• Well, I never realized I had to piece my back horizontally to quilt on a long arm machine. I have already pieced my back vertically and discovered in my own that this creates a problem on the back rail. Is there any work around with this problem? Please help!

    • Hi, so sorry this happened but if you have not started quilting yet you can turn the quilt to go side ways on the frame. If you have started quilting you could tighten just the seam on the backing rail to get it as flat as you can. It will get better the more you quilt. The other thing you could try and I don’t normally ever suggest that you flow the top but you could unload the backing and top. Put the backing on the quilt top rail and just float the top. If you do this be very careful about keeping your quilt top straight on the frame.
      I hope this helps you and Happy Quilting,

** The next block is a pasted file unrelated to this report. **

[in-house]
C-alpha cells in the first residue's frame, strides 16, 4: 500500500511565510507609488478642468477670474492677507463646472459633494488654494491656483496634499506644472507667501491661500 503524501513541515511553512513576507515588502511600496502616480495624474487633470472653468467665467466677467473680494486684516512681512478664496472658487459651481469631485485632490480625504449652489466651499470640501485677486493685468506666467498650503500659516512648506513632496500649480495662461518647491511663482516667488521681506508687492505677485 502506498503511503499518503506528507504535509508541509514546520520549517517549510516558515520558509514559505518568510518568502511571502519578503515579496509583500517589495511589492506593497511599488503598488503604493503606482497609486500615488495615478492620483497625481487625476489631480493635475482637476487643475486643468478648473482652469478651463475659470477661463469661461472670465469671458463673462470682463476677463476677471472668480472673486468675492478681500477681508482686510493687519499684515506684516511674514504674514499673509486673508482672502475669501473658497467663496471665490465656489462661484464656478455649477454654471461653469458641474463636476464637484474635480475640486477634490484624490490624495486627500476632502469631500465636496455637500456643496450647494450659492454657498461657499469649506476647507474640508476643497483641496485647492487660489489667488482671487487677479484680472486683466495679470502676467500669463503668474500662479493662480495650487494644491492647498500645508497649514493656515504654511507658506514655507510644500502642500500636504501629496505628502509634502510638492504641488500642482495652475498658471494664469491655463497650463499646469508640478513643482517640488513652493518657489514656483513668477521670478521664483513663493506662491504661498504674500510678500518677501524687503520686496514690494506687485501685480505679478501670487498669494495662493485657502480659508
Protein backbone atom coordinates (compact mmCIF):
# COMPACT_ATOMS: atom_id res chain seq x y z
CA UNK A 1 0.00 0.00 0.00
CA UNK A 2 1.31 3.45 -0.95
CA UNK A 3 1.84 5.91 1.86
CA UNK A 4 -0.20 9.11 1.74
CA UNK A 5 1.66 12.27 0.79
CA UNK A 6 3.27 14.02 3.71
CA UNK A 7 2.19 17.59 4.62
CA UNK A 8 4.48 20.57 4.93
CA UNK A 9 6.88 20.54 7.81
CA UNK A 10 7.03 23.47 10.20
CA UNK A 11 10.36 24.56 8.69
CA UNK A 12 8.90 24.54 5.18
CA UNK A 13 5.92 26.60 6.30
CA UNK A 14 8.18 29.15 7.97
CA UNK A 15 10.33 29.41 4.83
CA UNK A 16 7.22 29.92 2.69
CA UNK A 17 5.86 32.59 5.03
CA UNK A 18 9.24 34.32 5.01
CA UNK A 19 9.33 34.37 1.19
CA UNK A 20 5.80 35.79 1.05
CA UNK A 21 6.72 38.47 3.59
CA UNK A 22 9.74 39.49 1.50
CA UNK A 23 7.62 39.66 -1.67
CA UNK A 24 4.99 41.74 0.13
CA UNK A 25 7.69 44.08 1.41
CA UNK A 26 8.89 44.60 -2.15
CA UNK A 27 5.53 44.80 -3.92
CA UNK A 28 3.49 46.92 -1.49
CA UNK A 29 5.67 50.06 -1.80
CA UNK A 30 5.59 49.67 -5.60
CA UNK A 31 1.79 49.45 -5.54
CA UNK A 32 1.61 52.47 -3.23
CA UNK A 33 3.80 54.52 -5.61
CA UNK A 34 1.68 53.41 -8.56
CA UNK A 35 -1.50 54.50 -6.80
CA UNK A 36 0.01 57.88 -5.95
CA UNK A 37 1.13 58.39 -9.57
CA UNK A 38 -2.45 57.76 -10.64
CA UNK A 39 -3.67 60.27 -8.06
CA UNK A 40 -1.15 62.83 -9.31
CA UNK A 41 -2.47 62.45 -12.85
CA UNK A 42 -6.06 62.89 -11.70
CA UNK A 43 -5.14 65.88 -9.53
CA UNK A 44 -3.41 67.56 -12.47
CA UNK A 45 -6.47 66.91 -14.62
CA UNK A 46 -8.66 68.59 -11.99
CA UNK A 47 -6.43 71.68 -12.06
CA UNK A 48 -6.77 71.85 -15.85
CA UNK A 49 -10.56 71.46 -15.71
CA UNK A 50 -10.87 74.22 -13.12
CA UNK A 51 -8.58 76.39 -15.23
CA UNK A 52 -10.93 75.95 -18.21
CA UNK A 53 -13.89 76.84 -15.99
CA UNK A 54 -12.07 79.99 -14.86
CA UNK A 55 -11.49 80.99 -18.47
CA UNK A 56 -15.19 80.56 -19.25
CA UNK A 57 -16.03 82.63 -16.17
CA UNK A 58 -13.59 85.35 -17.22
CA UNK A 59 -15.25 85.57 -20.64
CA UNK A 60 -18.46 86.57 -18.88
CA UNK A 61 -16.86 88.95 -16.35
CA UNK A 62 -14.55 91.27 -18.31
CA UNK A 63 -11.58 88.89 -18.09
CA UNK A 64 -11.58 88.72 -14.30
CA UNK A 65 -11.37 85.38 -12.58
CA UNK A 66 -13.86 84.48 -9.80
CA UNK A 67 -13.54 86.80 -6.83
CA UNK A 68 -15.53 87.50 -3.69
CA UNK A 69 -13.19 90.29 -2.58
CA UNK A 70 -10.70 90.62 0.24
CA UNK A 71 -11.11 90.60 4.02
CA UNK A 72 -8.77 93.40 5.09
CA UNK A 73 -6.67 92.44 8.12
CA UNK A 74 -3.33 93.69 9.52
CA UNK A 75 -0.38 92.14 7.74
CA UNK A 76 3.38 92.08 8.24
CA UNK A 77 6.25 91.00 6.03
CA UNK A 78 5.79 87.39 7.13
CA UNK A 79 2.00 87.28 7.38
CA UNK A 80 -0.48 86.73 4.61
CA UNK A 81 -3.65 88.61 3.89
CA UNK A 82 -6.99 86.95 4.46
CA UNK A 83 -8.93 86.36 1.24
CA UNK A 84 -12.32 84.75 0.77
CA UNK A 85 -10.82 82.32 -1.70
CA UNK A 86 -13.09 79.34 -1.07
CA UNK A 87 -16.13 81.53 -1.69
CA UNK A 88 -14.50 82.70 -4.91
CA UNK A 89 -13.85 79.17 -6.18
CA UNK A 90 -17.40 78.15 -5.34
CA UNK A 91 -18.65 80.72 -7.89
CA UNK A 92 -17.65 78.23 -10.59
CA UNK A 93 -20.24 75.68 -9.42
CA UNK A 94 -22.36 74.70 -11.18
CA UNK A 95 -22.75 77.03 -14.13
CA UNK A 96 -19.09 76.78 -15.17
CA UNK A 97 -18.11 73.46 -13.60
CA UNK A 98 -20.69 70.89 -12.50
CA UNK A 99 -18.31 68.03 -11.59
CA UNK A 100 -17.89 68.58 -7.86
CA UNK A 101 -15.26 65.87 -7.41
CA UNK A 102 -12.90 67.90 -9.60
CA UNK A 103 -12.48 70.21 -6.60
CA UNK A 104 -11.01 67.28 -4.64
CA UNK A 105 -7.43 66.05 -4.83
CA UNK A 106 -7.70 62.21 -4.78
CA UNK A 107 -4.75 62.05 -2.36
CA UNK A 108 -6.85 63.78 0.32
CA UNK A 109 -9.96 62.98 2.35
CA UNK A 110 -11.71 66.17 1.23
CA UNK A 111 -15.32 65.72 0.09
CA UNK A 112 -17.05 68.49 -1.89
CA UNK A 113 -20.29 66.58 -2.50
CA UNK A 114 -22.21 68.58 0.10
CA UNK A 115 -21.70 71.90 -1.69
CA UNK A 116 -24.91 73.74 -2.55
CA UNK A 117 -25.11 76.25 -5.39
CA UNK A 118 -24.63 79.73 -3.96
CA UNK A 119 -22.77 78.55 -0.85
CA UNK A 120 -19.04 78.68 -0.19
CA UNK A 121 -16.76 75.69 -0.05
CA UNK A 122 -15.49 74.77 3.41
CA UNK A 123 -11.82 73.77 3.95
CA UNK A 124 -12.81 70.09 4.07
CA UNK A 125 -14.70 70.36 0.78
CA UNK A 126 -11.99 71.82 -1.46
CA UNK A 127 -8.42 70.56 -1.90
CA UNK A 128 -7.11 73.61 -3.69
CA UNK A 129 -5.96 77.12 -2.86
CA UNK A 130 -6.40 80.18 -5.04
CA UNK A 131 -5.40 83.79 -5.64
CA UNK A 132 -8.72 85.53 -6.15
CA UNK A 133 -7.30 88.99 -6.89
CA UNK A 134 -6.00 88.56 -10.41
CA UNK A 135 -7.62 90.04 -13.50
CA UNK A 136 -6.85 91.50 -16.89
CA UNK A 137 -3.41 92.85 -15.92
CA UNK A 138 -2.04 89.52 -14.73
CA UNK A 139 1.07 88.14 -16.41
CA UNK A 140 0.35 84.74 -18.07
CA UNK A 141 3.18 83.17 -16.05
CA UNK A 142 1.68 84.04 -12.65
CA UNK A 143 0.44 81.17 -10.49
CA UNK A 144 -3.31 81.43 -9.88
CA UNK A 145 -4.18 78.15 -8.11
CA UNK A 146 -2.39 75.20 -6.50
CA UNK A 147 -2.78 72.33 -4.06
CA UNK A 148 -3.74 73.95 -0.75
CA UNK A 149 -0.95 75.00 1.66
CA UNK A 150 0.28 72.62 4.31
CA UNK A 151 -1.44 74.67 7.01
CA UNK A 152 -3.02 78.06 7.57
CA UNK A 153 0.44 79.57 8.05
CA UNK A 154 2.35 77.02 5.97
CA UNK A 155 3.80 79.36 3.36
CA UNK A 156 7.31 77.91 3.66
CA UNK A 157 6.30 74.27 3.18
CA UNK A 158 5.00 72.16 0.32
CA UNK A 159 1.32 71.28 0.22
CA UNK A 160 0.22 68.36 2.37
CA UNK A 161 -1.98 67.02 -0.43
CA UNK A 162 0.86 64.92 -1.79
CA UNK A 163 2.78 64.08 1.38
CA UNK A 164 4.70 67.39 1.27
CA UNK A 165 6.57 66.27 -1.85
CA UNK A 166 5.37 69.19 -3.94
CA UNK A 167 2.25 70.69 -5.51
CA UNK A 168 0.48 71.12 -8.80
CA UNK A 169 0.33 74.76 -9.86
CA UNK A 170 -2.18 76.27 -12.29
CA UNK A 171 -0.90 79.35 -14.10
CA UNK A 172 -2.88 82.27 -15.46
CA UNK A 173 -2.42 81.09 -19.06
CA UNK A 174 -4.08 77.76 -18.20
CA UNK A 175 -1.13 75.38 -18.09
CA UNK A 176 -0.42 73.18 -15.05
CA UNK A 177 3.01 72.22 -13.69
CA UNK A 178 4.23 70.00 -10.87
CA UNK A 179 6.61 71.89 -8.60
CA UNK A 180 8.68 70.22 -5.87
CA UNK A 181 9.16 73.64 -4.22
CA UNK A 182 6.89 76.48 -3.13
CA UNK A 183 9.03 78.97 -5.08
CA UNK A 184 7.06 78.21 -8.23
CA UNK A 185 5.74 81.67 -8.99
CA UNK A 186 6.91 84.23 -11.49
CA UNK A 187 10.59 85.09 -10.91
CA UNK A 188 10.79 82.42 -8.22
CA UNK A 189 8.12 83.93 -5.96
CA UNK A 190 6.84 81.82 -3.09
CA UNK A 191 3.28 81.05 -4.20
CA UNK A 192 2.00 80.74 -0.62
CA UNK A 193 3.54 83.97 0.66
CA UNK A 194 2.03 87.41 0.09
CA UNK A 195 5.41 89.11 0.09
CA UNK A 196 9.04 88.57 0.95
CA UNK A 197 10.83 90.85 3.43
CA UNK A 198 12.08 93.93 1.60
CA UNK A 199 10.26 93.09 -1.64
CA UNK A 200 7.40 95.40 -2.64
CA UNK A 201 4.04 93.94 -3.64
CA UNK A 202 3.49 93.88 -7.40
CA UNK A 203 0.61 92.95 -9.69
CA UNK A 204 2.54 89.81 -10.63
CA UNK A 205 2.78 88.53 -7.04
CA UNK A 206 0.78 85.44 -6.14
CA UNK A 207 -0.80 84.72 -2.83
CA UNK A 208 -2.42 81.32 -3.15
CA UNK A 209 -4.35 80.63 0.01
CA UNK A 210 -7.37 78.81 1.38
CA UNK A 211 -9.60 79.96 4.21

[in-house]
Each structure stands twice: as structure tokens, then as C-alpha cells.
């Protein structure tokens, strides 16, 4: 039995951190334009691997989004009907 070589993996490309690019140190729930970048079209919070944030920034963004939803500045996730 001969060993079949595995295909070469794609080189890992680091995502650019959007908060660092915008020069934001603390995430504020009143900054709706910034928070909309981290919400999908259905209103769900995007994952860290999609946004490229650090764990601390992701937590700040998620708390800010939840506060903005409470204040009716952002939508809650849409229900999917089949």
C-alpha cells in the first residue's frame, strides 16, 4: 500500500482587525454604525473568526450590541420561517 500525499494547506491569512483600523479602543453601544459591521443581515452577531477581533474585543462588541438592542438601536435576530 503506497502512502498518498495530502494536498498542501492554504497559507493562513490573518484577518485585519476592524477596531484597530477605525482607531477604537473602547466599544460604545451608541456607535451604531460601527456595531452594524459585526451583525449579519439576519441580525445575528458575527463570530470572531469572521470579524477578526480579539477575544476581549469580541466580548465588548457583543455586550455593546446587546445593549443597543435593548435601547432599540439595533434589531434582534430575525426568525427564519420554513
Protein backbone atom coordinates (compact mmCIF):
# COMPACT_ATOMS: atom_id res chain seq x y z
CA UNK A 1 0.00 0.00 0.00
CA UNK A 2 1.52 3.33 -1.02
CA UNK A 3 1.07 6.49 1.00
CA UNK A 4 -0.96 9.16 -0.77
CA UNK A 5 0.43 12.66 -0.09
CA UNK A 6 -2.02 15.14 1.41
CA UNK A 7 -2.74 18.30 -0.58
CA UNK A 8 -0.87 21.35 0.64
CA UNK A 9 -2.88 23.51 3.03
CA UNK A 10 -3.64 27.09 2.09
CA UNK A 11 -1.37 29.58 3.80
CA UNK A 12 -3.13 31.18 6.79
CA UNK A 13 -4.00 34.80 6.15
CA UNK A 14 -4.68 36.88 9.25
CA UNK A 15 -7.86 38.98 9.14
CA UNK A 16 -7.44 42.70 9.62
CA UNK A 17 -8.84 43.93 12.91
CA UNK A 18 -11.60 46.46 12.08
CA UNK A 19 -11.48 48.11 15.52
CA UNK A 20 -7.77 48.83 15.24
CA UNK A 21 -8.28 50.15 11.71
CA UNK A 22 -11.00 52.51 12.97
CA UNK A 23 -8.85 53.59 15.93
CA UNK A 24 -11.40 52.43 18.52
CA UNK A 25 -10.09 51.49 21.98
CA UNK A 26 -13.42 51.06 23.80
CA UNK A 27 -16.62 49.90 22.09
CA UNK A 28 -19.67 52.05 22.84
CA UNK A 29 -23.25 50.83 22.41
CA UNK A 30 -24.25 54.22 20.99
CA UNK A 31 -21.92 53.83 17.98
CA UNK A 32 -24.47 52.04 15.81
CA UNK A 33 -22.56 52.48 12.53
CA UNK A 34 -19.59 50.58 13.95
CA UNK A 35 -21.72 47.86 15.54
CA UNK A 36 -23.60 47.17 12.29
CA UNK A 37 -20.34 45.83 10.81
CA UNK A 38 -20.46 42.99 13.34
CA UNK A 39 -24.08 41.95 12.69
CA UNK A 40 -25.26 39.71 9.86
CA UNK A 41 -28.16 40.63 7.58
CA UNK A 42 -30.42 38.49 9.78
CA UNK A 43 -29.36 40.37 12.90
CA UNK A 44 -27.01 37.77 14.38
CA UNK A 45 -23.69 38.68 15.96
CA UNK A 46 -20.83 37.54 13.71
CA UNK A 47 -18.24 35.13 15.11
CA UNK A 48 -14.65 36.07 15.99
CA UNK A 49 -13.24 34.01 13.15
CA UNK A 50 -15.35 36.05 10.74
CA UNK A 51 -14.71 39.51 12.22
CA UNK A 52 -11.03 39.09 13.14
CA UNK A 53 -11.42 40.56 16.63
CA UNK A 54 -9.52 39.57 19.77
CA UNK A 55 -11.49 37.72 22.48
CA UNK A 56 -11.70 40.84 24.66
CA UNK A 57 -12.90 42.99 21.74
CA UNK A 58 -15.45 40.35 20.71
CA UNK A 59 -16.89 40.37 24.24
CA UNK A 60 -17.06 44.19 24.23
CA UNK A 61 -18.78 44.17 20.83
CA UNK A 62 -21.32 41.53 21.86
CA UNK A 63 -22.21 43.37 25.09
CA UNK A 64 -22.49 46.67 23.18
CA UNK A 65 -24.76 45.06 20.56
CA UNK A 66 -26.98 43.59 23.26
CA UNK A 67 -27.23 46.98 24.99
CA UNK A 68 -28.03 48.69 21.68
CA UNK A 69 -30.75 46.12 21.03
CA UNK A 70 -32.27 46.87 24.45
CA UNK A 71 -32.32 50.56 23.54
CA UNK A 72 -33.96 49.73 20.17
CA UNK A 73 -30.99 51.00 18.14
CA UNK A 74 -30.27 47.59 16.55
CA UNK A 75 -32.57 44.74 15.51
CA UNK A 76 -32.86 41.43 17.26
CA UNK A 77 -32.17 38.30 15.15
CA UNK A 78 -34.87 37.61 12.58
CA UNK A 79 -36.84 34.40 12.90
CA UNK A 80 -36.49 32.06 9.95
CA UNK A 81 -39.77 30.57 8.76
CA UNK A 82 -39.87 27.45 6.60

• A couple of questions. Can you please do a follow up post showing a fully floated quilt top on a Bernina frame? I currently own an APQS Millennium and I’m feeling frustrated with the frame design — the quilt top roller on the APQS frame site above the backing roller, above the surface of the quilt, so I have to reach over that roller awkwardly to use rulers, etc. even if I have fully floated my top. What’s more, even with that roller removed, I have a “dead zone” on my APQS frame of 6″ from the backing bar at my tummy to the farthest point that my needle can quilt before the throat of the machine hits the pickup roller. Not only do I have to remember where that invisible “brick wall” is, but I also am reaching farther away from my body due to the frame design, which isn’t ideal for visibility or for ergonomics. Can you tell me how much of a “dead zone” there is at the front of the Bernina Q24 on the frame — the distance from the needle to the back of the backing bar when the machine is moved as far to the front of the machine as it can quilt? I would also like to see how easy or difficult it is to access the batting layer(s) to ensure they remain smooth throughout quilting, as you advance the quilt. I am seriously considering selling my APQS so I can buy a Bernina… 🙂